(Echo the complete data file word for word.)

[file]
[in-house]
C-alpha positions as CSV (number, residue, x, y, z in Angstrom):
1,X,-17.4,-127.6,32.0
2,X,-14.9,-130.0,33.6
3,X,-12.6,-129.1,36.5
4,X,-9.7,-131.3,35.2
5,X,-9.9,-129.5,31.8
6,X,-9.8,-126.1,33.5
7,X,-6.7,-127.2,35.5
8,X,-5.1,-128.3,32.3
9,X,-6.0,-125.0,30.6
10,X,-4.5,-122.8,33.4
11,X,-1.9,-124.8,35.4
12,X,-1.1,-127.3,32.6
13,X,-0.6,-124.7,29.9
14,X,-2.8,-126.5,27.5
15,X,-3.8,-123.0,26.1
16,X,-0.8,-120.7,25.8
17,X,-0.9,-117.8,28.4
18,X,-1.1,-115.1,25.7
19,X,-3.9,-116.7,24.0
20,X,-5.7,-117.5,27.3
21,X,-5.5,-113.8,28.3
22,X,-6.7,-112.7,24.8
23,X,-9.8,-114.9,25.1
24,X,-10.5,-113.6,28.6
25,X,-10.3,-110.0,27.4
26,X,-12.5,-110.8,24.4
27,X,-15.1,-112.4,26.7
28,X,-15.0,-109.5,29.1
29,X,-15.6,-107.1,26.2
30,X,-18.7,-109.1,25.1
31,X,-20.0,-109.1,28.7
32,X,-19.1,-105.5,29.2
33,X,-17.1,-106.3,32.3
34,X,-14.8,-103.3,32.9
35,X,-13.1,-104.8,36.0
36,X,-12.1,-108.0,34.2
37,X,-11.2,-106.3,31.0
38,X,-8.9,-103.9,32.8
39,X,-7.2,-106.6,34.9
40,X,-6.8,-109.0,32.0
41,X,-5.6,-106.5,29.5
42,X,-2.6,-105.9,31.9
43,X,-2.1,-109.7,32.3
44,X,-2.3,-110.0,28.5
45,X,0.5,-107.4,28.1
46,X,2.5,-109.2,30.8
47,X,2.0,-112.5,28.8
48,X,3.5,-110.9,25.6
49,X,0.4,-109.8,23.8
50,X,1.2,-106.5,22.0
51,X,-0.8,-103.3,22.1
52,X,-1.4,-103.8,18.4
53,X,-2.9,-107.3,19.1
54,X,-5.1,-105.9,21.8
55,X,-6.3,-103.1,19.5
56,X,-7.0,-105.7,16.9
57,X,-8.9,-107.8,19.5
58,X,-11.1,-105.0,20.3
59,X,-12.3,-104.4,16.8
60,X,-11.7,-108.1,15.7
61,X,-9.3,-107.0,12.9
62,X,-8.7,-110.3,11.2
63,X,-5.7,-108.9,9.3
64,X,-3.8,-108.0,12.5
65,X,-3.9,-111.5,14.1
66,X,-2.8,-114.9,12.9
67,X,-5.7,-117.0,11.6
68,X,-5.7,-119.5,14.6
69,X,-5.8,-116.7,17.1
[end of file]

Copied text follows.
[in-house]
C-alpha positions as CSV (number, residue, x, y, z in Angstrom):
1,X,-17.4,-127.6,32.0
2,X,-14.9,-130.0,33.6
3,X,-12.6,-129.1,36.5
4,X,-9.7,-131.3,35.2
5,X,-9.9,-129.5,31.8
6,X,-9.8,-126.1,33.5
7,X,-6.7,-127.2,35.5
8,X,-5.1,-128.3,32.3
9,X,-6.0,-125.0,30.6
10,X,-4.5,-122.8,33.4
11,X,-1.9,-124.8,35.4
12,X,-1.1,-127.3,32.6
13,X,-0.6,-124.7,29.9
14,X,-2.8,-126.5,27.5
15,X,-3.8,-123.0,26.1
16,X,-0.8,-120.7,25.8
17,X,-0.9,-117.8,28.4
18,X,-1.1,-115.1,25.7
19,X,-3.9,-116.7,24.0
20,X,-5.7,-117.5,27.3
21,X,-5.5,-113.8,28.3
22,X,-6.7,-112.7,24.8
23,X,-9.8,-114.9,25.1
24,X,-10.5,-113.6,28.6
25,X,-10.3,-110.0,27.4
26,X,-12.5,-110.8,24.4
27,X,-15.1,-112.4,26.7
28,X,-15.0,-109.5,29.1
29,X,-15.6,-107.1,26.2
30,X,-18.7,-109.1,25.1
31,X,-20.0,-109.1,28.7
32,X,-19.1,-105.5,29.2
33,X,-17.1,-106.3,32.3
34,X,-14.8,-103.3,32.9
35,X,-13.1,-104.8,36.0
36,X,-12.1,-108.0,34.2
37,X,-11.2,-106.3,31.0
38,X,-8.9,-103.9,32.8
39,X,-7.2,-106.6,34.9
40,X,-6.8,-109.0,32.0
41,X,-5.6,-106.5,29.5
42,X,-2.6,-105.9,31.9
43,X,-2.1,-109.7,32.3
44,X,-2.3,-110.0,28.5
45,X,0.5,-107.4,28.1
46,X,2.5,-109.2,30.8
47,X,2.0,-112.5,28.8
48,X,3.5,-110.9,25.6
49,X,0.4,-109.8,23.8
50,X,1.2,-106.5,22.0
51,X,-0.8,-103.3,22.1
52,X,-1.4,-103.8,18.4
53,X,-2.9,-107.3,19.1
54,X,-5.1,-105.9,21.8
55,X,-6.3,-103.1,19.5
56,X,-7.0,-105.7,16.9
57,X,-8.9,-107.8,19.5
58,X,-11.1,-105.0,20.3
59,X,-12.3,-104.4,16.8
60,X,-11.7,-108.1,15.7
61,X,-9.3,-107.0,12.9
62,X,-8.7,-110.3,11.2
63,X,-5.7,-108.9,9.3
64,X,-3.8,-108.0,12.5
65,X,-3.9,-111.5,14.1
66,X,-2.8,-114.9,12.9
67,X,-5.7,-117.0,11.6
68,X,-5.7,-119.5,14.6
69,X,-5.8,-116.7,17.1